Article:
Seasons of Change
Sometimes I notice that more than one of the Landscape of Mothers archetypes will address whatever I'm turning over in my mind. This fall, as is common at this season, change seems to be at the forefront of people's minds. If we listen to the land as we move into autumn, we can learn about how to release, how to let go, and how to grieve. Several of the Landscape Mothers hold ways of being with change, because the quality and tone of it can be so varied. This encourages us to inquire into what nuance of change we are experiencing in our internal world as we see the seasonal change happening in nature.
The Sun and Moon Mother is about the kind of change that is a rhythm, a cycle, some way that we repeat and anchor our lives. She holds the cycling of seasonal activity, celebrations, or simple recurring tasks that we perform that help us know where we are in the scheme of things. Those rhythms might be always having a holiday meal at a certain person’s house, or the constancy of what makes up the meal itself. Or it might be giving a loved one a hug before they leave the house for their day. It doesn’t have to be big, but it does repeat again and again… and so it is the constancy of our rhythmic movement in our lives.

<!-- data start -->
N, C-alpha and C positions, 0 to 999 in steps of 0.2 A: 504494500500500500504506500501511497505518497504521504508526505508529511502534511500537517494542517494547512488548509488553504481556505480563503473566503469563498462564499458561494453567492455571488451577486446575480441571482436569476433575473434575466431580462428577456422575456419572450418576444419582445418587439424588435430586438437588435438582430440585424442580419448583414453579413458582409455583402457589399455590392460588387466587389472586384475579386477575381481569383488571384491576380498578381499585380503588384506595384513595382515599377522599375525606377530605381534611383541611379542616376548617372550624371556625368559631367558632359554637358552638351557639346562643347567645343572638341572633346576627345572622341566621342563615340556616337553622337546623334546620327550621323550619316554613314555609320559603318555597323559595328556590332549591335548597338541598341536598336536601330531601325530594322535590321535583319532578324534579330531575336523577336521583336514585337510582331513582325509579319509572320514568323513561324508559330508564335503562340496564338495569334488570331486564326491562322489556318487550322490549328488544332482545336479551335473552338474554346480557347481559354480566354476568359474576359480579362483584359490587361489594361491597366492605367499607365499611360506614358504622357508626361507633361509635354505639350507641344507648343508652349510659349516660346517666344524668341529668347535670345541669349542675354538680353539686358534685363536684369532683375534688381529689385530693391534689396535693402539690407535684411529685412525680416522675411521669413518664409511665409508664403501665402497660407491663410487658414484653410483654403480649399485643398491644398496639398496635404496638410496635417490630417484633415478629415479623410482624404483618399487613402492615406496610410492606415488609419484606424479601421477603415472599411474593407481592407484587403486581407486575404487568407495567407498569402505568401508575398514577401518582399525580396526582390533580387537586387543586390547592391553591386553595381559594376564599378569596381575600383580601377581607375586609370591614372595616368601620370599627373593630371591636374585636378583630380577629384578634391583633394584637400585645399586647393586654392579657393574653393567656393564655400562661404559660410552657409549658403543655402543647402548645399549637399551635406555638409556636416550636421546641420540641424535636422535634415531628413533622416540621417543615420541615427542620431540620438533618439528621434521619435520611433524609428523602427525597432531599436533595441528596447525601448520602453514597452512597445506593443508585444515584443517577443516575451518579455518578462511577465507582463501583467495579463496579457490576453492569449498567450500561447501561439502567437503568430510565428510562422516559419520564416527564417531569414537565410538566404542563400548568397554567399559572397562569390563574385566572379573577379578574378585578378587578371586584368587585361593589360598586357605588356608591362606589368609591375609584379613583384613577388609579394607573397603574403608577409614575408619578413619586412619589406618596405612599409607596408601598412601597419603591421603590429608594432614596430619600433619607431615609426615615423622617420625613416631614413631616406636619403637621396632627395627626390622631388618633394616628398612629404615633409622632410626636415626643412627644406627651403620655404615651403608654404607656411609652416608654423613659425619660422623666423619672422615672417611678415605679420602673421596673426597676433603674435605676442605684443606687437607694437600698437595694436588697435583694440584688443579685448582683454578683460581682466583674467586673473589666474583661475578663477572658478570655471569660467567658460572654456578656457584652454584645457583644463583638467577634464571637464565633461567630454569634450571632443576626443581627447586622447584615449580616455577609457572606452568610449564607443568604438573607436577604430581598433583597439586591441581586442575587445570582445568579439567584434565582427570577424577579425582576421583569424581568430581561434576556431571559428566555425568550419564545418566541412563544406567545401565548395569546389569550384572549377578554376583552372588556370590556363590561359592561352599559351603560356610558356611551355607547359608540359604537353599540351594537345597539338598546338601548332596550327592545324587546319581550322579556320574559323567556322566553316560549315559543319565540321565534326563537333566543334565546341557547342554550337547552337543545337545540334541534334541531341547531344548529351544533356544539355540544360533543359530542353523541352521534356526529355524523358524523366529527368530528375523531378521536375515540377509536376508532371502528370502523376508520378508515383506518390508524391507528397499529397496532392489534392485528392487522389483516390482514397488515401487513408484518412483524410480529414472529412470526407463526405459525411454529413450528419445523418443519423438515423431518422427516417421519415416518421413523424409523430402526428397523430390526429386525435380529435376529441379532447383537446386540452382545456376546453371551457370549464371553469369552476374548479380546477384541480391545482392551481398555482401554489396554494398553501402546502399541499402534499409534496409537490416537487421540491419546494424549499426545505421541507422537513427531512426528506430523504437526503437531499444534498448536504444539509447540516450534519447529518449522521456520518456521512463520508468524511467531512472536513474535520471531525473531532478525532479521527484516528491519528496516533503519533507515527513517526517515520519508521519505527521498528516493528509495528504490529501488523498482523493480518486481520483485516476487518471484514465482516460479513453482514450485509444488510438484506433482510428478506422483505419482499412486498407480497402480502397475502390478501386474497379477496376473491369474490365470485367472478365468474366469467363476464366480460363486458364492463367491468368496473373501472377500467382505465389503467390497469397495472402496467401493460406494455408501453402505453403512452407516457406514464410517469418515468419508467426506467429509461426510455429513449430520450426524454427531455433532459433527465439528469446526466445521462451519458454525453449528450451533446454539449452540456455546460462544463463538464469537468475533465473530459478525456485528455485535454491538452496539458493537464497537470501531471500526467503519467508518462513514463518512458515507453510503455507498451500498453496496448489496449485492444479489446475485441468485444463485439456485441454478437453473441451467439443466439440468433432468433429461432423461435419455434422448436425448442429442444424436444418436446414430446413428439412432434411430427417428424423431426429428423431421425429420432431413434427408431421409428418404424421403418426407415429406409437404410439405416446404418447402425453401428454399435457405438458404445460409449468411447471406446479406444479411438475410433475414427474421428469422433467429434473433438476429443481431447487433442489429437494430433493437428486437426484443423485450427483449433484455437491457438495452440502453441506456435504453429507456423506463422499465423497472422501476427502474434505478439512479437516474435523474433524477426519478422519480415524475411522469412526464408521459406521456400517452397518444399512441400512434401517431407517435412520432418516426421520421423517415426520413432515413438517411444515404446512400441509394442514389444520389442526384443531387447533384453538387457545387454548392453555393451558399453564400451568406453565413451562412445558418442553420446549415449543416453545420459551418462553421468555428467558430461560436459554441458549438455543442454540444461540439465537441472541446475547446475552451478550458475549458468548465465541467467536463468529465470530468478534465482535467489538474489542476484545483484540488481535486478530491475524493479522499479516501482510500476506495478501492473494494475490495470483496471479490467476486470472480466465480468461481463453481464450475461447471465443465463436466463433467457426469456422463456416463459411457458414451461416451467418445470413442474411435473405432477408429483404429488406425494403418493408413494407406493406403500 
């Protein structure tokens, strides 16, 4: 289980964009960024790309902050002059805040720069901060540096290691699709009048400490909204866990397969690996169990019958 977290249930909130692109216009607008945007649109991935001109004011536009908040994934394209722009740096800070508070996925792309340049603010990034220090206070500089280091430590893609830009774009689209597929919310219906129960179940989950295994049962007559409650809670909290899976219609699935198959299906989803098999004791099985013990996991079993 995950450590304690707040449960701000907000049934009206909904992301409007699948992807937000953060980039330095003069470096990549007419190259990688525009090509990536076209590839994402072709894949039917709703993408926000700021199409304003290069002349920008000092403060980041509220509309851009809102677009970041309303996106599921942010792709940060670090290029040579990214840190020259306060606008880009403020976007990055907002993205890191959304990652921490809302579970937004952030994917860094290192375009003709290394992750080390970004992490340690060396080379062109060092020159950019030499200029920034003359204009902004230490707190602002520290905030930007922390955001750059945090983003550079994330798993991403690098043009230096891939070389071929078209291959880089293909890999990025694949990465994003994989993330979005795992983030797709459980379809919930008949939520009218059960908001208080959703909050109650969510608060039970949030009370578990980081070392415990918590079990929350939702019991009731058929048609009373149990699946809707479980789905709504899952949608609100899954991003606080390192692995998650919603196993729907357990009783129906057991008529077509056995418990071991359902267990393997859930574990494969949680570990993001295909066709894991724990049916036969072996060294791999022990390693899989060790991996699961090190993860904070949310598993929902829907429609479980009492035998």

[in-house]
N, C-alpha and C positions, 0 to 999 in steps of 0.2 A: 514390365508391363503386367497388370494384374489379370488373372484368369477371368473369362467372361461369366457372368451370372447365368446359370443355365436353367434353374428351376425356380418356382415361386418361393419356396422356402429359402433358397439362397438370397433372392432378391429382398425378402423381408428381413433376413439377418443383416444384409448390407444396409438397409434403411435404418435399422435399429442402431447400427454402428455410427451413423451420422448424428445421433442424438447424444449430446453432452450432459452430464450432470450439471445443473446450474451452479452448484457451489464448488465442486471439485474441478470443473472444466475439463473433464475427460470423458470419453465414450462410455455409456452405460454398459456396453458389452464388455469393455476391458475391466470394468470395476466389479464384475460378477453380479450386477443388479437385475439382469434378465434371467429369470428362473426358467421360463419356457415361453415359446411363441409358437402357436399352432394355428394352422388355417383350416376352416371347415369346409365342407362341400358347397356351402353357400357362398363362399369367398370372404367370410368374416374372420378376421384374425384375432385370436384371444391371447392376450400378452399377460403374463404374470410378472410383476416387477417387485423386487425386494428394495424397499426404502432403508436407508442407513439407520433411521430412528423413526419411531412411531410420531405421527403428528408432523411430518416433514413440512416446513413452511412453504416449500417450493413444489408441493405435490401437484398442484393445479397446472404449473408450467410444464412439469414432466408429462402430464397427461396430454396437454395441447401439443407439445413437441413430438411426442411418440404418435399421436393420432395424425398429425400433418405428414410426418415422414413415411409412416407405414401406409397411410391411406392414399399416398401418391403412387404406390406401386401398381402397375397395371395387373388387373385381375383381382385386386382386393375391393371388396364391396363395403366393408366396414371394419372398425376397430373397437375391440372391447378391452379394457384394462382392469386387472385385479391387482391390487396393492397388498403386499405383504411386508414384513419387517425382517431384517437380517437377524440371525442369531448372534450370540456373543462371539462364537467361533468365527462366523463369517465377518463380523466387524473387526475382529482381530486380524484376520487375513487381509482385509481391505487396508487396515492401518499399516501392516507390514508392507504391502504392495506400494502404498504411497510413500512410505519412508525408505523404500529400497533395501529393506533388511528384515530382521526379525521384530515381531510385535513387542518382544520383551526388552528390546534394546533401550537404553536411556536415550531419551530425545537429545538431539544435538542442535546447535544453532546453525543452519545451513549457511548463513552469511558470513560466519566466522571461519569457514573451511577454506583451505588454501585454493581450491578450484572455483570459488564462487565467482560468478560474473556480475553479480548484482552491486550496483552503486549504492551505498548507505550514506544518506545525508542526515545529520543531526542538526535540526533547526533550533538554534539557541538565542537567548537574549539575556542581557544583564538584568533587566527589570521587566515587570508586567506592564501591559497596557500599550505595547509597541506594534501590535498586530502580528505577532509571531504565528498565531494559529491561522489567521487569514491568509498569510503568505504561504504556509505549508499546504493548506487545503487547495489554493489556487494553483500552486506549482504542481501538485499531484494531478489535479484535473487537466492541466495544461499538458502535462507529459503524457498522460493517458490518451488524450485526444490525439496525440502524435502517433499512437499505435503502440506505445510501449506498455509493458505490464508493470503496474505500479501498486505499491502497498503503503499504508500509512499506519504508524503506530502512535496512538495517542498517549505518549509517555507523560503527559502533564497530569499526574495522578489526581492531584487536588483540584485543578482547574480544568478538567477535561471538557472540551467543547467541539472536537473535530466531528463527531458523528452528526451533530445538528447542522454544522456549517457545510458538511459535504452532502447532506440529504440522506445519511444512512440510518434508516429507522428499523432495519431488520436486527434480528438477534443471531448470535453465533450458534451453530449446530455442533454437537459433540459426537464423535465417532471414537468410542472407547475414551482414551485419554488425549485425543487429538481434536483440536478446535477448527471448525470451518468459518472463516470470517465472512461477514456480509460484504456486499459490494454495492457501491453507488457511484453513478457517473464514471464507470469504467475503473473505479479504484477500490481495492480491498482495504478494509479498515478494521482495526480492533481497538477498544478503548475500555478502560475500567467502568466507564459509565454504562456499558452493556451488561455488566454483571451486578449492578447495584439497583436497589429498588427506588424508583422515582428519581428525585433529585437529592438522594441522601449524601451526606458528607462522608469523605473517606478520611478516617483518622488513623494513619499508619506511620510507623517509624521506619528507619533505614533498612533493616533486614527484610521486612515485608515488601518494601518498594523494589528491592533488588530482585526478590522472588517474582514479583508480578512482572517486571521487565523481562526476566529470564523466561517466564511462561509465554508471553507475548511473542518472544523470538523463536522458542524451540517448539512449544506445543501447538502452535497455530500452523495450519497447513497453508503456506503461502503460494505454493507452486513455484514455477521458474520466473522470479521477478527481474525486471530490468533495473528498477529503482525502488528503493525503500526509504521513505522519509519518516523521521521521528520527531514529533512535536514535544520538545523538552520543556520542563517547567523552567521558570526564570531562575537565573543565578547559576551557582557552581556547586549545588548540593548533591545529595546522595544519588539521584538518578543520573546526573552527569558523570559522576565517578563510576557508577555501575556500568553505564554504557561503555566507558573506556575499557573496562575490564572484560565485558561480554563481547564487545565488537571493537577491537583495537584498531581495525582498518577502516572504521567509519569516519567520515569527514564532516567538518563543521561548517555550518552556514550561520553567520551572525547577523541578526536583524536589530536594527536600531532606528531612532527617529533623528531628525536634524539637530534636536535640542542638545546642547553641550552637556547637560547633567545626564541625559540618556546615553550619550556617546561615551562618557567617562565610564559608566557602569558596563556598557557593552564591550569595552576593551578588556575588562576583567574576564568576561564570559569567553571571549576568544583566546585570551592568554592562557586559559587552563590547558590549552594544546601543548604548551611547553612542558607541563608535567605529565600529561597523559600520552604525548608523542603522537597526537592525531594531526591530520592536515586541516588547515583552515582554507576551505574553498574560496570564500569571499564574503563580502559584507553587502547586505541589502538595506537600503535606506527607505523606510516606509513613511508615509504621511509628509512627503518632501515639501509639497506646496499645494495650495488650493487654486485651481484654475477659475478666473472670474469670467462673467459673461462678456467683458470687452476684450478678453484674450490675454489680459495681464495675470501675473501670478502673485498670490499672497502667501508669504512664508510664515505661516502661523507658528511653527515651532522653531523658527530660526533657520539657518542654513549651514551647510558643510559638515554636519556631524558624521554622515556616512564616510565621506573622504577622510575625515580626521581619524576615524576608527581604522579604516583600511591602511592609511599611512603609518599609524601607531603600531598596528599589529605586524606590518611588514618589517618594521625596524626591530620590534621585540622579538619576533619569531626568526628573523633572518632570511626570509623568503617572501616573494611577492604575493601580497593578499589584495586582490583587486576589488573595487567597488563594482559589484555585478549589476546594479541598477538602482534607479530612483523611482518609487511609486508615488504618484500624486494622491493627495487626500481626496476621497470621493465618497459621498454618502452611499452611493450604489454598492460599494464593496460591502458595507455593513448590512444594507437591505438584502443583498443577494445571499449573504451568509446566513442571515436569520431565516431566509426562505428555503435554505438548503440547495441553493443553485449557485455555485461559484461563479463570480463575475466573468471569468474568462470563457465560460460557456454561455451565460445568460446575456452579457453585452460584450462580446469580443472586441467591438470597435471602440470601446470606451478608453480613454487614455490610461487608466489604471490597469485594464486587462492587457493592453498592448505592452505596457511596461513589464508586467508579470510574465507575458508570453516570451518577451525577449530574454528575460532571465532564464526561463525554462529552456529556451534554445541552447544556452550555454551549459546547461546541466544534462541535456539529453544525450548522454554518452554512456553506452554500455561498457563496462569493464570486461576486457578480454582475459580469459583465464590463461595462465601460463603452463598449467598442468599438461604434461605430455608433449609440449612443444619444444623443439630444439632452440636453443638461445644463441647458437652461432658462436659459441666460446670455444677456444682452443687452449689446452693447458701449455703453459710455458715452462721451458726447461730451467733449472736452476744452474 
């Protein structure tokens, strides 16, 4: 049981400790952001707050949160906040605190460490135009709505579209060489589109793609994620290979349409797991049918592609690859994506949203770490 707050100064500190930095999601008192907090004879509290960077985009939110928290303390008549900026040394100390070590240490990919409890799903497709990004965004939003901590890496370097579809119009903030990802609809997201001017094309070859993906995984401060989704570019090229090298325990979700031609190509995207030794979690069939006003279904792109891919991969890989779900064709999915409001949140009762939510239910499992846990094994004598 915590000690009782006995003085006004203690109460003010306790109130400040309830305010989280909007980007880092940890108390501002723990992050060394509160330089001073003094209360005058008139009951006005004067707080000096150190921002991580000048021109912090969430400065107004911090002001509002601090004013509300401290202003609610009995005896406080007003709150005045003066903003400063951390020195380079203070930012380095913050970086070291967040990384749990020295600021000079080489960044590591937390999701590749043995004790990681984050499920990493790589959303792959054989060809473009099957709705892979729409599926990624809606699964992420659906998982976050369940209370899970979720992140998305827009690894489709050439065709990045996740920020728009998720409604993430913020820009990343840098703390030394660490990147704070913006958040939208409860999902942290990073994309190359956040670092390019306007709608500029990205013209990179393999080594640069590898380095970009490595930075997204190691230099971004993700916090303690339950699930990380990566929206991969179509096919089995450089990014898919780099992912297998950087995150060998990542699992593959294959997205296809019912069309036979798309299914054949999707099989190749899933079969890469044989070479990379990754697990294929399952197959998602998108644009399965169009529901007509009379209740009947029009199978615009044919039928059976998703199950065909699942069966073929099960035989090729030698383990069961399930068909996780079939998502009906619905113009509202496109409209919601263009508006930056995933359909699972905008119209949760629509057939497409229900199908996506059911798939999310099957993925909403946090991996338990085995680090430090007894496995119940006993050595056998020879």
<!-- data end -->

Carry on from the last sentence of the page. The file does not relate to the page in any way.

The Wind Mother is the one who introduces change as an environment shift. She picks you up and carries you somewhere else. She is the kind of change that instigates a beginning. She is the seed sower, the interrupter, the creative spark. Things change with The Wind Mother around in a way that the environment is different, more than maybe you are changed by it. While you may mature here, there is a continuity between where you were and where you are not.
The Desert Mother is the change of loss. You don’t get picked up and put somewhere else… you are fundamentally altered within. This is the realm of grief of the things that did not happen, or happened overwhelmingly, such that things will not be the same again. You are not the same. It can look the same on the outside, but nothing is the same on the inside. Things die here. It is a broken open kind of landscape.